The clean plates are a sure sign that Lucille Fascitelli is reaching refugee children through their stomachs and hearts.
As chef manager of A New Leaf, a refugee resettlement center in Mesa, Ariz., where foodservice is managed by CulinArt, Fascitelli has been integrating Central American dishes into the meals she and her staff prepare daily. Pupusas, black beans, plantains and tacos are some of the foods she has added to the menu, using ingredients approved for the National School Lunch Program.
“The kids are just plopped into a new place from Ecuador, El Salvador, Guatemala and other Central American countries,” says Fascitelli. “I try to make them feel comfortable by providing a taste of home.”
Fascitelli feeds three meals daily to about 36 children, most ranging in age between 11 and 17. They stay at A New Leaf for an average of 30 days until they are placed with a family in the United States. In addition to feeding the children, the facility provides clothing and teaches them English.
To figure out how to cook the Central American specialties, Fascitelli researched recipes online and visited an El Salvadorian restaurant in Phoenix. “We were two people and ordered everything on the menu so we could taste it all,” she recalls. “The owner then invited me to cook with him to learn more.”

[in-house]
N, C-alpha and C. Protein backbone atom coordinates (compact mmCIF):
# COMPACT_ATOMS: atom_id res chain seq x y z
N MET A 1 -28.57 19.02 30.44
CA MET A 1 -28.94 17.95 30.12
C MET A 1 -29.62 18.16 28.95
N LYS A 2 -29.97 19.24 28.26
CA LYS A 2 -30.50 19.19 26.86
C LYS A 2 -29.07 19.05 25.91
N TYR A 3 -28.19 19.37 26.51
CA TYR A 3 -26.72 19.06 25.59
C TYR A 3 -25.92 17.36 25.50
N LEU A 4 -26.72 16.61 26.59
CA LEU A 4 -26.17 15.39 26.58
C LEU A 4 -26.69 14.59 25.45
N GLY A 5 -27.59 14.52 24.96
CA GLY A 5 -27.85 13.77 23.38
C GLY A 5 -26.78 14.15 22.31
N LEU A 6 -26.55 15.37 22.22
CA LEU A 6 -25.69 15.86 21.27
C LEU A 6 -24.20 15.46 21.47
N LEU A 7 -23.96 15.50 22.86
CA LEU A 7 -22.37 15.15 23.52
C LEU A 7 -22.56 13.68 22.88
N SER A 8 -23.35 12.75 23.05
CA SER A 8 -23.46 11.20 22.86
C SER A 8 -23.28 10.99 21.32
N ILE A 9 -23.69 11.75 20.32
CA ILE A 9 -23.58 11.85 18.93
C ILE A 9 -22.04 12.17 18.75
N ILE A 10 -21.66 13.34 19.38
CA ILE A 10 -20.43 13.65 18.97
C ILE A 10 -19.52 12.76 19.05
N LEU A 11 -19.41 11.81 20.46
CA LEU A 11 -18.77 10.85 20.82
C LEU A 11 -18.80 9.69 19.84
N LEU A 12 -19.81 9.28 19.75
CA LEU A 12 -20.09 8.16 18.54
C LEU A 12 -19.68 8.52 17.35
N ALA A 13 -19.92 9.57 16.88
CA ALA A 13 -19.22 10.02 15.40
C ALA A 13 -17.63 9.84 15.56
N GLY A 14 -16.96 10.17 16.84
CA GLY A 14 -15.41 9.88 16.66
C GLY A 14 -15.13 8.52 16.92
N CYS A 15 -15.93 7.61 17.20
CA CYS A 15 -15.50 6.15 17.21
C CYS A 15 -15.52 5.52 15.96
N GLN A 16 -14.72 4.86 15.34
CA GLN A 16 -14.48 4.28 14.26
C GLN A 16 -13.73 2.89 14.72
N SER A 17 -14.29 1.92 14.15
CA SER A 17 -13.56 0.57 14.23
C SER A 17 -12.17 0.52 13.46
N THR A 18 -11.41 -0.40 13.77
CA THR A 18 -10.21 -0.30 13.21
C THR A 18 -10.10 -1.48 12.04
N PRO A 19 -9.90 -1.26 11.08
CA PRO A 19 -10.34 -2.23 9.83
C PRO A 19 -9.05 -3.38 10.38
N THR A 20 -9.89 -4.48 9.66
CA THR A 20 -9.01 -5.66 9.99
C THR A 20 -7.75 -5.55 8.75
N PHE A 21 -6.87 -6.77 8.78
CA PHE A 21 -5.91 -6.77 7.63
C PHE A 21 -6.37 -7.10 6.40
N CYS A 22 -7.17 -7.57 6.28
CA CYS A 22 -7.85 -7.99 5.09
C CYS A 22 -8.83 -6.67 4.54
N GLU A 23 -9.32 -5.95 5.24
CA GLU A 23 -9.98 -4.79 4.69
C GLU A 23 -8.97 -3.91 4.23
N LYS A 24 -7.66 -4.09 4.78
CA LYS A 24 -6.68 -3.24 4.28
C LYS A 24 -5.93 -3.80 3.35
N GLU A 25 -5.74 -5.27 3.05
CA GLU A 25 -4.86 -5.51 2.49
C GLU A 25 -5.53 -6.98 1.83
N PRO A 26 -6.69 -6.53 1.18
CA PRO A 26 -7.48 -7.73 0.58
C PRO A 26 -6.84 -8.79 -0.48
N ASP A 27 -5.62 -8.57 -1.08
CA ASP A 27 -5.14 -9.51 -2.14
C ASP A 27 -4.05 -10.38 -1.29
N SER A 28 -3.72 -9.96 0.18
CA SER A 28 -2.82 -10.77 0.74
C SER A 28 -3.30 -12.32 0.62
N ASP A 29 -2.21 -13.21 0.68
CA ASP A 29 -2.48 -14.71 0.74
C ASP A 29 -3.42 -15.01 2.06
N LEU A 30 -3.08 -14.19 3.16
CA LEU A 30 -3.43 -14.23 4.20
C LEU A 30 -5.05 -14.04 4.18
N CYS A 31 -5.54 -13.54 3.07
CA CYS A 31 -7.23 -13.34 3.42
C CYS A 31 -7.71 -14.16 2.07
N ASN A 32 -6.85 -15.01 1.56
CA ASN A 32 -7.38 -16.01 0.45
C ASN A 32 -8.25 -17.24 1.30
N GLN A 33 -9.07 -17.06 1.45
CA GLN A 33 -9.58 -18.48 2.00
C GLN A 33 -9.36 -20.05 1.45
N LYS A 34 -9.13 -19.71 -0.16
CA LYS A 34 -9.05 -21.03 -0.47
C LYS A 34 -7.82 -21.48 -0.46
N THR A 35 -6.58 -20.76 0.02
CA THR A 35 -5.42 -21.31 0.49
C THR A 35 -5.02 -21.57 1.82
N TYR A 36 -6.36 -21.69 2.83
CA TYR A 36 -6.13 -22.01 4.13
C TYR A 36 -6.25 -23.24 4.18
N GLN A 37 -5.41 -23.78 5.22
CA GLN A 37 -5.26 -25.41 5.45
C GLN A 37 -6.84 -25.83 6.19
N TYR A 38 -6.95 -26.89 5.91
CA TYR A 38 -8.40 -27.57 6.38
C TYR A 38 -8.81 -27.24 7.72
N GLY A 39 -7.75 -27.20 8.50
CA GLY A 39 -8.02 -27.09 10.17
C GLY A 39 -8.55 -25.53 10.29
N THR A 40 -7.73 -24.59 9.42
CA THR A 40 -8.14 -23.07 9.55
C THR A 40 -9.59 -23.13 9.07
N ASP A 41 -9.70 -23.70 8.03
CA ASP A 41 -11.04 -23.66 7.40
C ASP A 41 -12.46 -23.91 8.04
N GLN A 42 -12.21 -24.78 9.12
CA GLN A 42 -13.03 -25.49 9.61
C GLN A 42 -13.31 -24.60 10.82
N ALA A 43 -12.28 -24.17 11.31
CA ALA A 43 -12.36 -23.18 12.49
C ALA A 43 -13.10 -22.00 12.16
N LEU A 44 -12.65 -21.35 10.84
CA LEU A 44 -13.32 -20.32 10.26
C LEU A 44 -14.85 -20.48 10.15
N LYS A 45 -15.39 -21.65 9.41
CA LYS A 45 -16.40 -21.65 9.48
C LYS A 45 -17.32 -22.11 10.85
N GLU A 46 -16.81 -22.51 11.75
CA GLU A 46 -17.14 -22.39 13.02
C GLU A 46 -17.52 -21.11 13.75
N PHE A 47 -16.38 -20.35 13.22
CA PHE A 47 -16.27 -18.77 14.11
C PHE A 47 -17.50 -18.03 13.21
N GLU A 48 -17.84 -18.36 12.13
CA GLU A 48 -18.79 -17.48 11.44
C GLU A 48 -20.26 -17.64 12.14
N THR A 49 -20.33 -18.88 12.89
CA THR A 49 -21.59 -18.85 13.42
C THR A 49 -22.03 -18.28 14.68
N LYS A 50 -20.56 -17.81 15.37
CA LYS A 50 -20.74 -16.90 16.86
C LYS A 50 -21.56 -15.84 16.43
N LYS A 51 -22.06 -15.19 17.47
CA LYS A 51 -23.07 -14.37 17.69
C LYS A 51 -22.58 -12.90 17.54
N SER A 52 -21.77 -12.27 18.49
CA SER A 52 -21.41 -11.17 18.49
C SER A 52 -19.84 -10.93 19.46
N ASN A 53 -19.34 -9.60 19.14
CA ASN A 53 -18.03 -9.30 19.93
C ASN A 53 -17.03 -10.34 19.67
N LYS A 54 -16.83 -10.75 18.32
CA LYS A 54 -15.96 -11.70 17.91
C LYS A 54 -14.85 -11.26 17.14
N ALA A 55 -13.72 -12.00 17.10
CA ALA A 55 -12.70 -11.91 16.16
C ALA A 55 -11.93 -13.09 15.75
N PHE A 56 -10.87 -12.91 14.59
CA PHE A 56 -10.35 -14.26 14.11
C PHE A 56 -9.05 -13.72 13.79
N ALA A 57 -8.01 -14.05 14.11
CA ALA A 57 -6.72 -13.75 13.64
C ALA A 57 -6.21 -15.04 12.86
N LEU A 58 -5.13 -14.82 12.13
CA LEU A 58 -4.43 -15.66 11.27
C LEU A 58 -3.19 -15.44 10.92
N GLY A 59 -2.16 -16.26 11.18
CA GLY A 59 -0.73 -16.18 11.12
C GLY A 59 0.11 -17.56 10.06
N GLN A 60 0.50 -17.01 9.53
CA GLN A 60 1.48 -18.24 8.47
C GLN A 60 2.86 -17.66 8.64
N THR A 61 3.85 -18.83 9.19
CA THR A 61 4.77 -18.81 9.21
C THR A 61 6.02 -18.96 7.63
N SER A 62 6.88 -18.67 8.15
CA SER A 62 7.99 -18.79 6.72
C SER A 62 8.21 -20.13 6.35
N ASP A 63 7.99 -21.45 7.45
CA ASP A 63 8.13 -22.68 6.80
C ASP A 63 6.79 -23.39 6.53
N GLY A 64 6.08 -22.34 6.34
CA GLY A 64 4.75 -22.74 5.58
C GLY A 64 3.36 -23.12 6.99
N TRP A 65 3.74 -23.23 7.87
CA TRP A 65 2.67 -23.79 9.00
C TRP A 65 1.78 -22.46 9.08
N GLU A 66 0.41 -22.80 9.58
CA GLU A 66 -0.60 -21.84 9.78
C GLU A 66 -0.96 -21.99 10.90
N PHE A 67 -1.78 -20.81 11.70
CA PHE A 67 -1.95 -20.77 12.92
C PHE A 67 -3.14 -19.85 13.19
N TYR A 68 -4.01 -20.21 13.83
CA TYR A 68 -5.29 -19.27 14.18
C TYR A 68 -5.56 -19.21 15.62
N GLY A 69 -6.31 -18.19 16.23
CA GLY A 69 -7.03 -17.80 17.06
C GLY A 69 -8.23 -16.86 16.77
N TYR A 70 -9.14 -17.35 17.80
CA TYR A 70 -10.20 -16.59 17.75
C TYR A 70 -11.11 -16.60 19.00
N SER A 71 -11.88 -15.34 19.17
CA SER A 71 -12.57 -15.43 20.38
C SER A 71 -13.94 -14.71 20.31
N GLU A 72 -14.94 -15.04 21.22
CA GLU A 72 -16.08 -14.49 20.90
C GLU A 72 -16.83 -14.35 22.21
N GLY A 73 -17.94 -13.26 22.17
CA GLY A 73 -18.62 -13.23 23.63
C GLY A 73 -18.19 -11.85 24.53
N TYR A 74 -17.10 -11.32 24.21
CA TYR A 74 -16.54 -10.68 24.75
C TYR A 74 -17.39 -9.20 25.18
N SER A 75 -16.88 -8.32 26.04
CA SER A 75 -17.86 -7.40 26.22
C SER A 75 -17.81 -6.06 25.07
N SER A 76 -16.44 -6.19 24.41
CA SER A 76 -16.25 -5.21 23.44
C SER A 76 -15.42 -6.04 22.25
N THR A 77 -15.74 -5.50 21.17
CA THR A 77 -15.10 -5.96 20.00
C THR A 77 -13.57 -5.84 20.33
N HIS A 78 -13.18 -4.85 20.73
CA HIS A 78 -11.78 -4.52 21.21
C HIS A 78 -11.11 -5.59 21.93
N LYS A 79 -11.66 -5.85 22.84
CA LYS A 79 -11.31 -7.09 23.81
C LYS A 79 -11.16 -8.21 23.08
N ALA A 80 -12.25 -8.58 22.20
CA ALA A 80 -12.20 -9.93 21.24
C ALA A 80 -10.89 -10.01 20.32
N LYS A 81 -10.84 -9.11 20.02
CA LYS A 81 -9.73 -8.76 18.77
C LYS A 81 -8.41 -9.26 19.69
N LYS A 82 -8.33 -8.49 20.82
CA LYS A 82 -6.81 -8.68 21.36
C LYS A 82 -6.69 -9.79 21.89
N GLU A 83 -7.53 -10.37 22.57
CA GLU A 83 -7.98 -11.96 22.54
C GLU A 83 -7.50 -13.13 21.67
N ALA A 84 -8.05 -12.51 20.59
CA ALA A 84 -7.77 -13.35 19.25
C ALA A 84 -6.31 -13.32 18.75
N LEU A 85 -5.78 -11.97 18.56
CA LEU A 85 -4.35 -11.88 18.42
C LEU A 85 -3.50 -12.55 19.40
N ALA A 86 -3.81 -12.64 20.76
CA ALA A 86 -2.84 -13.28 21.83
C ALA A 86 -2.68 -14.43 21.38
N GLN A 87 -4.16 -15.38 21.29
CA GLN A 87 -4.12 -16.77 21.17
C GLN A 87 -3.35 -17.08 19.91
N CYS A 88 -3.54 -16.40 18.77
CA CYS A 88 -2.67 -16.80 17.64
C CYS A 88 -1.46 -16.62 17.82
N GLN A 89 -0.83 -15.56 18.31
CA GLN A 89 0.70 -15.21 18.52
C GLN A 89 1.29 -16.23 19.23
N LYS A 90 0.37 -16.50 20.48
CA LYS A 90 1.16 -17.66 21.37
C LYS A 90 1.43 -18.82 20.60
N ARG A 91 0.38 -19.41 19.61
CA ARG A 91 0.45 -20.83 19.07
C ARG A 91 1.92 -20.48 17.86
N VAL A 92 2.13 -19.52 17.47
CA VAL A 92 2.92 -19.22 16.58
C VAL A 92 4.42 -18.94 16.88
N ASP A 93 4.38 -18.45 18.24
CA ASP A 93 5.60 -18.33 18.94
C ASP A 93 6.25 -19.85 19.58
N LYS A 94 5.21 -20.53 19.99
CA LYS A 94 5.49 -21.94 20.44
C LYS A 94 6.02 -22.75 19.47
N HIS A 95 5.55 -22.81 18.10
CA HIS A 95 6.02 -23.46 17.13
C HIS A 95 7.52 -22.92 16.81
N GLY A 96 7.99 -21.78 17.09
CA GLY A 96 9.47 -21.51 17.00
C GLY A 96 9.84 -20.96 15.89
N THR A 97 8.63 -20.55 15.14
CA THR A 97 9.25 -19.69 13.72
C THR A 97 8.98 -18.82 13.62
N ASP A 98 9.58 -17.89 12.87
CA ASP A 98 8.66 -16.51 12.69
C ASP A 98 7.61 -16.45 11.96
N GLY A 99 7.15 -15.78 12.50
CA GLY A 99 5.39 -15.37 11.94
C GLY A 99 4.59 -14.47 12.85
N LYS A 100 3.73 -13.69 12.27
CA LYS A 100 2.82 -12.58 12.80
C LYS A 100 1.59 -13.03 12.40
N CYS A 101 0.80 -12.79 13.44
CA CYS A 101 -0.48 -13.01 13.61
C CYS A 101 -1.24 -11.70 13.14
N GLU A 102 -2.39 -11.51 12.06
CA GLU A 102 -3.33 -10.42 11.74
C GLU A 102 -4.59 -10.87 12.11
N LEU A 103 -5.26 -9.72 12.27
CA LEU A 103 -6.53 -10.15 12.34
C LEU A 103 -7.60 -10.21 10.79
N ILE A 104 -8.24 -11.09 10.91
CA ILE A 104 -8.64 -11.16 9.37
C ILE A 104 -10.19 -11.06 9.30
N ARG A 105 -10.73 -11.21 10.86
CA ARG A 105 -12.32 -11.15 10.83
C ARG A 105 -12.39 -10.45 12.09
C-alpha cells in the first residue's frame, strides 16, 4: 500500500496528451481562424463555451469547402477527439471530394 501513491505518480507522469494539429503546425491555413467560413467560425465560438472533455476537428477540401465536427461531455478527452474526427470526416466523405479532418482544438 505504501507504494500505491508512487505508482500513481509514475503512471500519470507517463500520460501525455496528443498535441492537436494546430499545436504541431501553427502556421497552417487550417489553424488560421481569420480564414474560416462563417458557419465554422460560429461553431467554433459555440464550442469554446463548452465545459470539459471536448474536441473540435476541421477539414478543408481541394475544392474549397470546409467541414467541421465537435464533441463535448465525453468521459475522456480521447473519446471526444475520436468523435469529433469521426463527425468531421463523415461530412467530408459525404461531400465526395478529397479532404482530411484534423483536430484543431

The pupusas had to be tweaked to conform with federal and state school lunch guidelines, which prohibit deep frying. To prepare this specialty, Fascitelli mixes masa harina with water and salt until it reaches the right consistency—“like play dough,” she says—and then tops it with shredded braised pork, chicken or beans along with cheese. “I roll it all up into a ball, flatten it and cook the pupusa on a flat-top grill,” she adds.
Tacos presented a learning curve, too, as the Central American type differ from the Mexican-style tacos most Americans eat. Fascitelli fills these tacos with diced potatoes, ground beef and green salsa—a combo familiar to the children.
Plantains are included in the school lunch inventory, but they come in frozen. Fascitelli usually roasts them for breakfast and serves them on a plate with black beans, scrambled eggs and tortillas.
All-American favorites are on the menu, too, to help assimilate the kids once they are placed with a family and attend a U.S. school. But no peanut butter and jelly—the children gave that a thumbs down.
Fascitelli trained at Johnson & Wales and went on to work at high-end dining venues. She has been cooking for younger customers in different capacities for several years now, although the refugee resettlement facility is fairly new.
“I enjoy feeding the children in our cafeteria even in the short term,” she says. “I get that the way to a kid’s heart is through their stomach.”
Editor’s note: We at FSD recognize that these refugee-feeding efforts are part of a larger story unfolding across the country, one that is worth exploring in more depth in future articles. Stay tuned for upcoming coverage on this topic.